No room for fearmonger

“As we recognize the importance of peace especially during this time of pandemic and within the Octave of Christmas, this incident raises our concern and, thus, (we) vehemently condemn this act of violence. In this time of calmness, there should be no room for the cultivation of fear and impunity,” according to the Casac statement.

“We remain hopeful in the spirit of justice. Hence, we call on the (authorities) for (an) immediate investigation and action and show us the genuine results founded on truth and justice,” it said.

“We extend our deepest sympathy to the bereaved families of the victims. We assure you of our prayers that God will soothe away in time the hurt and grant them eternal rest in His paradise.”

A pastoral letter is expected to be issued later on the incident.In a statement issued on Wednesday, San Carlos Bishop Gerardo Alminaza also decried the killing of members of the Tumandok or Panay-Bukidnon tribe.

“Do we have to kill our perceived ‘enemies’—especially if they are unarmed? Is this the way we celebrate Christmas as a Christian country about to welcome the New Year and 500 Years of Christianity? Can we consider this a great accomplishment that (nine) Tumandok—red-tagged—were killed today?” he said.

Alminaza, whose diocese has also experienced continued killings of those accused of being NPA supporters, called for an end to the violence.

“How long will this spiral of violence continue? Have we run out of peaceful means? Are we that desperate? Do we really, seriously believe this is the effective and lasting way to solve our social ills?” he said.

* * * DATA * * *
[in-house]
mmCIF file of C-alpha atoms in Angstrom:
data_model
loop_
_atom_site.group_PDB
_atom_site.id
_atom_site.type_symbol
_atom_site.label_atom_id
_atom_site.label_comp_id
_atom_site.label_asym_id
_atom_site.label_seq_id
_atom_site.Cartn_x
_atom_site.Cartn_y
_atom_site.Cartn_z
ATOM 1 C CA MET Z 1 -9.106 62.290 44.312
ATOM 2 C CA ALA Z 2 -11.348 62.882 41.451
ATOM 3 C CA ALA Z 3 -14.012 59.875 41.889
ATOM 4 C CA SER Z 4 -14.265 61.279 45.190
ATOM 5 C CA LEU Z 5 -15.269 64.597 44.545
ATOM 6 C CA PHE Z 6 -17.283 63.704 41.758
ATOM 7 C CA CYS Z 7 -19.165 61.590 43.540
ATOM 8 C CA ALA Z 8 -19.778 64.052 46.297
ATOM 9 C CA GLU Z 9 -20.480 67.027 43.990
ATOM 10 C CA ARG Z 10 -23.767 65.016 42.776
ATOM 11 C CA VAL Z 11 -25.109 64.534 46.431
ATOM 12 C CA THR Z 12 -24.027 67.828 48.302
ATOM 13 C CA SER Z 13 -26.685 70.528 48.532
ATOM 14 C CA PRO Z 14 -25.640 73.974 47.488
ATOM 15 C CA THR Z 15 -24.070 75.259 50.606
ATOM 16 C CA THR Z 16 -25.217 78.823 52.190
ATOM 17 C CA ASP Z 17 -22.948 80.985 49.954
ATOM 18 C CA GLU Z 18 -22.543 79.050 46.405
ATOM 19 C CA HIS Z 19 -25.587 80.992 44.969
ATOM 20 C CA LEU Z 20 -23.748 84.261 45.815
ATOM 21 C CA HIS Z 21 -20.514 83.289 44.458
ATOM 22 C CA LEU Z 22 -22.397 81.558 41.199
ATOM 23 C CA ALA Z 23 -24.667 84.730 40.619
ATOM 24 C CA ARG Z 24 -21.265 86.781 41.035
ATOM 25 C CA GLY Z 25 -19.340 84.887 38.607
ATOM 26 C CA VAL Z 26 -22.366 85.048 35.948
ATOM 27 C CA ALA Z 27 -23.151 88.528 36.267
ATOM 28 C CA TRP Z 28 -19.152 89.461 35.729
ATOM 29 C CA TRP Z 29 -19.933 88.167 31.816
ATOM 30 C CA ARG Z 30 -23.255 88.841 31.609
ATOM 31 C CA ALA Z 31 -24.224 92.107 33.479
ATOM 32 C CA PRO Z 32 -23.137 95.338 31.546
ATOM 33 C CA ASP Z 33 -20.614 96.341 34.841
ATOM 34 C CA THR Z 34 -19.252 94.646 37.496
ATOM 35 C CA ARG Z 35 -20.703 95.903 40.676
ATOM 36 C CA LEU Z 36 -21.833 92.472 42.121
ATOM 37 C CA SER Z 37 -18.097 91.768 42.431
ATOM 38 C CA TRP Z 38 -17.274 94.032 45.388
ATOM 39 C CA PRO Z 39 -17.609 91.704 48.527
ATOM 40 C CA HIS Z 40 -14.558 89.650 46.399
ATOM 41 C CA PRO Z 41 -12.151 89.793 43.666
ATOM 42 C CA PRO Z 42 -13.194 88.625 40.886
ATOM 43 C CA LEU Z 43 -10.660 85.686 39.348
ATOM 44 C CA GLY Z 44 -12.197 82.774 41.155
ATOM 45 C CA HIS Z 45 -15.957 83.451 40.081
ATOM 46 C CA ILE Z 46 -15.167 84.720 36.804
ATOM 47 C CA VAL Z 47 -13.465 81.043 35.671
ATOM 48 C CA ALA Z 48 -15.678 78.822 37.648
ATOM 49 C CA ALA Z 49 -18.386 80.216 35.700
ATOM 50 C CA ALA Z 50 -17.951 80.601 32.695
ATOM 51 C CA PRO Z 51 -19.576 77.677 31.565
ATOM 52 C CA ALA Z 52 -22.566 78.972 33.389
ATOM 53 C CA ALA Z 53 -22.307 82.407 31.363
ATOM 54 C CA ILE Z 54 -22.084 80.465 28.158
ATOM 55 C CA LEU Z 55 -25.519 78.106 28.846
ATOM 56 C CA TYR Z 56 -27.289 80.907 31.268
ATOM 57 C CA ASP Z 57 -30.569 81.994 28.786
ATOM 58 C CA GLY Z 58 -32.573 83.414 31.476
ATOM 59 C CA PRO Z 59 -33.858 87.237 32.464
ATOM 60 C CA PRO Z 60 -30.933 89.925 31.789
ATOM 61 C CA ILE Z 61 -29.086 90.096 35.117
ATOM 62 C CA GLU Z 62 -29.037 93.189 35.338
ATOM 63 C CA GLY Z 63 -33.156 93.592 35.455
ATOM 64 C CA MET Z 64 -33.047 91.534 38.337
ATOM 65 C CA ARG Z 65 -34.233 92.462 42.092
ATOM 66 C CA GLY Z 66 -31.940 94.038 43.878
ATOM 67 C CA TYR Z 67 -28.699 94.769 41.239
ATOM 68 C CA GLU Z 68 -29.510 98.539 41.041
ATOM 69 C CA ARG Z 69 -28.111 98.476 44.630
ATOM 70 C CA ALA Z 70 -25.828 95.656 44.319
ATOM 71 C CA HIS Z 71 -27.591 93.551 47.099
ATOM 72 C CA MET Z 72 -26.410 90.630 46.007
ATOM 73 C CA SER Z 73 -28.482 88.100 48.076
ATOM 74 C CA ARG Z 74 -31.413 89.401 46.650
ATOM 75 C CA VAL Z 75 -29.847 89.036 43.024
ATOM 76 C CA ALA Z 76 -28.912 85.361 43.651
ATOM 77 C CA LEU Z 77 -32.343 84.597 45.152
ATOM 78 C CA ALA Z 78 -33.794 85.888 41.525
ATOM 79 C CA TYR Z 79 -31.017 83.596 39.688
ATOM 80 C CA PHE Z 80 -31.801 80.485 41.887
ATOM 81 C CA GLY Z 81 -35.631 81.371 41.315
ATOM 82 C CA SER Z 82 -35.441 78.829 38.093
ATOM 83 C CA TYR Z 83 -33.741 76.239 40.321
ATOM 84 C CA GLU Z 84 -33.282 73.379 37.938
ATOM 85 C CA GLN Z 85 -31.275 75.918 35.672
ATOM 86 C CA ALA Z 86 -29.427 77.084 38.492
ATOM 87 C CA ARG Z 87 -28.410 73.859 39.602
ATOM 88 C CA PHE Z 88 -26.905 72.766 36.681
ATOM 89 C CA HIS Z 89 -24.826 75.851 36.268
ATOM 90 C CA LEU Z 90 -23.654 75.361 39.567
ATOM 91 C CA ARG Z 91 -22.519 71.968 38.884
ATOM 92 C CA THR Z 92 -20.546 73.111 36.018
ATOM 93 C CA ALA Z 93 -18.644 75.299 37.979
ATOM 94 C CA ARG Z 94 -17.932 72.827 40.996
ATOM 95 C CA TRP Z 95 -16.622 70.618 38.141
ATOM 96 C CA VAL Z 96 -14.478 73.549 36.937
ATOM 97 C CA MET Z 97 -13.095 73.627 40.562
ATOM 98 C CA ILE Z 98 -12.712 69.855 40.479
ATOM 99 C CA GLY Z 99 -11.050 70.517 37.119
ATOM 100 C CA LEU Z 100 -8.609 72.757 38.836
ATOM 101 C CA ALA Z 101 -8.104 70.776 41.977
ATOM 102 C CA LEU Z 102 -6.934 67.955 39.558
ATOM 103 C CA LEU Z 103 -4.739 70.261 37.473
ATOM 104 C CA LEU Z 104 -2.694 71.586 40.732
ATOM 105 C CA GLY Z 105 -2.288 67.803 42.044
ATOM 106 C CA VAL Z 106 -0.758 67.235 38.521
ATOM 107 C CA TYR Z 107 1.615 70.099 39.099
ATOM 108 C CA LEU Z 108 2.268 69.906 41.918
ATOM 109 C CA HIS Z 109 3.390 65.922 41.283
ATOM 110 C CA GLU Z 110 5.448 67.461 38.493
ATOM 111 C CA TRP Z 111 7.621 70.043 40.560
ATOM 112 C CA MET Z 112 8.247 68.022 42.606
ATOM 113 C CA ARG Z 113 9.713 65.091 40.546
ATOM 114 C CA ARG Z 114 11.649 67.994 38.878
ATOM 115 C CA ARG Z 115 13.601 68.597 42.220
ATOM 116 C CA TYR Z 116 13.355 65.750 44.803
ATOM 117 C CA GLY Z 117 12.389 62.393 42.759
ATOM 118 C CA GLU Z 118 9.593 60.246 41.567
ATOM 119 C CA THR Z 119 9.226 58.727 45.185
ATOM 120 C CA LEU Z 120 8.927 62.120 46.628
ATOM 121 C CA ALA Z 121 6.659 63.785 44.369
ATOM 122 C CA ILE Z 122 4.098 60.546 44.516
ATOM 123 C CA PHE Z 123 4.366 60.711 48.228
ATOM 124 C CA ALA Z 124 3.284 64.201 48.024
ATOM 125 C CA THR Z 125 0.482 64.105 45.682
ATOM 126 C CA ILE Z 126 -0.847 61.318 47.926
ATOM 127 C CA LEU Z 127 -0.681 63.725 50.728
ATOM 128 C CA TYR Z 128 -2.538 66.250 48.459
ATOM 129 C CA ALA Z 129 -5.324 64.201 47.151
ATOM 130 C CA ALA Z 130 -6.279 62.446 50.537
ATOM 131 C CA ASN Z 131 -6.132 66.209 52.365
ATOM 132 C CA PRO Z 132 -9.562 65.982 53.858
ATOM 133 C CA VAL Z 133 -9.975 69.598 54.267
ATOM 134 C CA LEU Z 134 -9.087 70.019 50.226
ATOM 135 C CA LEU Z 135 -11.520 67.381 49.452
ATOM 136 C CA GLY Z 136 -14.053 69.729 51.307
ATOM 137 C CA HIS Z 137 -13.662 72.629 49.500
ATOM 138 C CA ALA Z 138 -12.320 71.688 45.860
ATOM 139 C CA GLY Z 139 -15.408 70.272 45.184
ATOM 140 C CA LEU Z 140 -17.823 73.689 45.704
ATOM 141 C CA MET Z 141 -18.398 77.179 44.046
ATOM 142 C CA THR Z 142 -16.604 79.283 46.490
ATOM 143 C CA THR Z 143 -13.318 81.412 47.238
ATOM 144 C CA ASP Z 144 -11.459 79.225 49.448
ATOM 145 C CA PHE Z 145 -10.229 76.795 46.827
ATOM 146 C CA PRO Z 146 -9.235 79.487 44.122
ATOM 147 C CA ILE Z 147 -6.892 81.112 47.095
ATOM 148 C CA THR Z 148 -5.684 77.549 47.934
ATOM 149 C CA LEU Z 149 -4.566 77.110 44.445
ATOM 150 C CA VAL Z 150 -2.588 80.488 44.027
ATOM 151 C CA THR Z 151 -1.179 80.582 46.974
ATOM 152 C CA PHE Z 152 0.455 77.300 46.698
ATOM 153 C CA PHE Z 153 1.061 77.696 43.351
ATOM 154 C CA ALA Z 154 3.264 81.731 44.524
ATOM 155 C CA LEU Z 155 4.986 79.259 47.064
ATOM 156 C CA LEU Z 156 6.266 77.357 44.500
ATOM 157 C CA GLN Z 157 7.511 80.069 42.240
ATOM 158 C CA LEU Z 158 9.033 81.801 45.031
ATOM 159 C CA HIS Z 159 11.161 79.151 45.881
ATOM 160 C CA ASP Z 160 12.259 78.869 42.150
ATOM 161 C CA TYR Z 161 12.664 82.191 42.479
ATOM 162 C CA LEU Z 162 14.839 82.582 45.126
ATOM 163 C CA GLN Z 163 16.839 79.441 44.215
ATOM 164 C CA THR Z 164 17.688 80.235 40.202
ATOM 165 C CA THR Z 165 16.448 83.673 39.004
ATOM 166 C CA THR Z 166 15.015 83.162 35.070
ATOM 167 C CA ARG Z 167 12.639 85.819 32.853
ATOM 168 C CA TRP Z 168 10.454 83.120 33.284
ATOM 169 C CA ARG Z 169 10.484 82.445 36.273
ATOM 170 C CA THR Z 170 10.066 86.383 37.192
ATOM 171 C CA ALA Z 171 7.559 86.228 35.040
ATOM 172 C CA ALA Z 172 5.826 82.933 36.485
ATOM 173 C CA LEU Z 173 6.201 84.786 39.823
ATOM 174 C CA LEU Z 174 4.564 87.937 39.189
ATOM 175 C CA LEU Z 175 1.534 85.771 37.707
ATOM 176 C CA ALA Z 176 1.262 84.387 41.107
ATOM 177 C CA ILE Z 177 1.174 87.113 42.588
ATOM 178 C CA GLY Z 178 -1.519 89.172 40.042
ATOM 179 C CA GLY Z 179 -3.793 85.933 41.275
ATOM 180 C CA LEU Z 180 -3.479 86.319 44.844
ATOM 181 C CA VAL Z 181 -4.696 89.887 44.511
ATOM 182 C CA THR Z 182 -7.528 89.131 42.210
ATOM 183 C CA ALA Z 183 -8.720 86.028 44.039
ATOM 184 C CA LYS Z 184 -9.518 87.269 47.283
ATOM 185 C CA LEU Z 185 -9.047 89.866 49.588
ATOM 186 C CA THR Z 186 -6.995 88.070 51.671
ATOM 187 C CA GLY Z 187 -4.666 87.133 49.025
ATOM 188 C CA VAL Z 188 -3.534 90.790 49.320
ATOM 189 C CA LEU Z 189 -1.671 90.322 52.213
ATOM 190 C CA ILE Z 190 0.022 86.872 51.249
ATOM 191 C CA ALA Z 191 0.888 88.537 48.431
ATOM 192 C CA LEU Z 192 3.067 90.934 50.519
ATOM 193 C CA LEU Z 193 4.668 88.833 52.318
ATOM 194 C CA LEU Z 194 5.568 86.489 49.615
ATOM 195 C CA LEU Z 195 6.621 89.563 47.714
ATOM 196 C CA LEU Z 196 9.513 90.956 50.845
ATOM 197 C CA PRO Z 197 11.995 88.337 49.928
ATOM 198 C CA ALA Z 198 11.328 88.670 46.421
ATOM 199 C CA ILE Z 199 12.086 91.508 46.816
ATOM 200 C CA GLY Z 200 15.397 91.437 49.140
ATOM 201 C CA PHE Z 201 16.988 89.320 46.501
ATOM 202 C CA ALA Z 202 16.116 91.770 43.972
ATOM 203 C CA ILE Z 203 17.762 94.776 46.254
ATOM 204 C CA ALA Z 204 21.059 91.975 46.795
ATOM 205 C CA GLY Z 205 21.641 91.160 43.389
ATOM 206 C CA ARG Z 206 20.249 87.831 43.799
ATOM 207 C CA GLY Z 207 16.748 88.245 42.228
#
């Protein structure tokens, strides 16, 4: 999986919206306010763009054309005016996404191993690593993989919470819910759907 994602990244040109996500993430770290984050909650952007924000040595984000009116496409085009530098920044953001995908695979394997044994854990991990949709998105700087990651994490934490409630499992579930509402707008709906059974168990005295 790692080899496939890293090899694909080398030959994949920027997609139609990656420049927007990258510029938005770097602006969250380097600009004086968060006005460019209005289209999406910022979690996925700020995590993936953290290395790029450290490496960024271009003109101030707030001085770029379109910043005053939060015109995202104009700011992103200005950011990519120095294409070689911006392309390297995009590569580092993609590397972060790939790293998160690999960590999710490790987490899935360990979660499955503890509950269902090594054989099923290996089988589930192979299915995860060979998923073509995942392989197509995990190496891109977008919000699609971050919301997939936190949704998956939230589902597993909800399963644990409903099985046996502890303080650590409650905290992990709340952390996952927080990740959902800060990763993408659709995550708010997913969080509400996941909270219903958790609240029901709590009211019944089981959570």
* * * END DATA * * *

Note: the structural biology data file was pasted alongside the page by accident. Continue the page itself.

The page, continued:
Bloody encounter

The Philippine National Police in Western Visayas insisted that the subjects of the warrants were members of the CPP. The nine tribesmen died because they fought back against members of the operating team, which was led by the Criminal Investigation and Detection Group, it said.

In a statement, Police Brig. Gen. Rolando Miranda, Western Visayas police director, said the implementation of 28 search warrants stemmed from complaints in the areas of personalities who were in possession of firearms and explosives.

“The service of the search warrants became a bloody encounter when the other subjects put up a fight against the operatives,” according to the statement.

Aside from those killed and arrested, three more subjects of the search warrants were at large.

CHR probe

The PNP regional office said that among those recovered from the house of those arrested and killed were 26 caliber .45-caliber pistols, 26 rifle grenades, 12 hand grenades, an improvised gun, seven improvised/homemade 12-gauge shotguns, a .38-caliber revolver, a 9-mm submachine gun, two air rifles, flare, and assorted magazines and ammunition, and bandoliers.

At least 19 complaints for illegal possession of explosives and illegal possession of firearms have also been filed before the provincial prosecutor’s office of Iloilo and Capiz.

Lawyer Jonnie Dabuco, CHR Western Visayas director, said they started their own investigation on the operation to determine if extrajudicial killings and other human rights violations were committed.

“We are gathering documents from our police offices, interviewing families of those who died and arrested. Obviously, their statements contradict with the official accounts of the PNP so we are gathering as much information and evidence as we can,” Dabuco told the Inquirer in a telephone interview.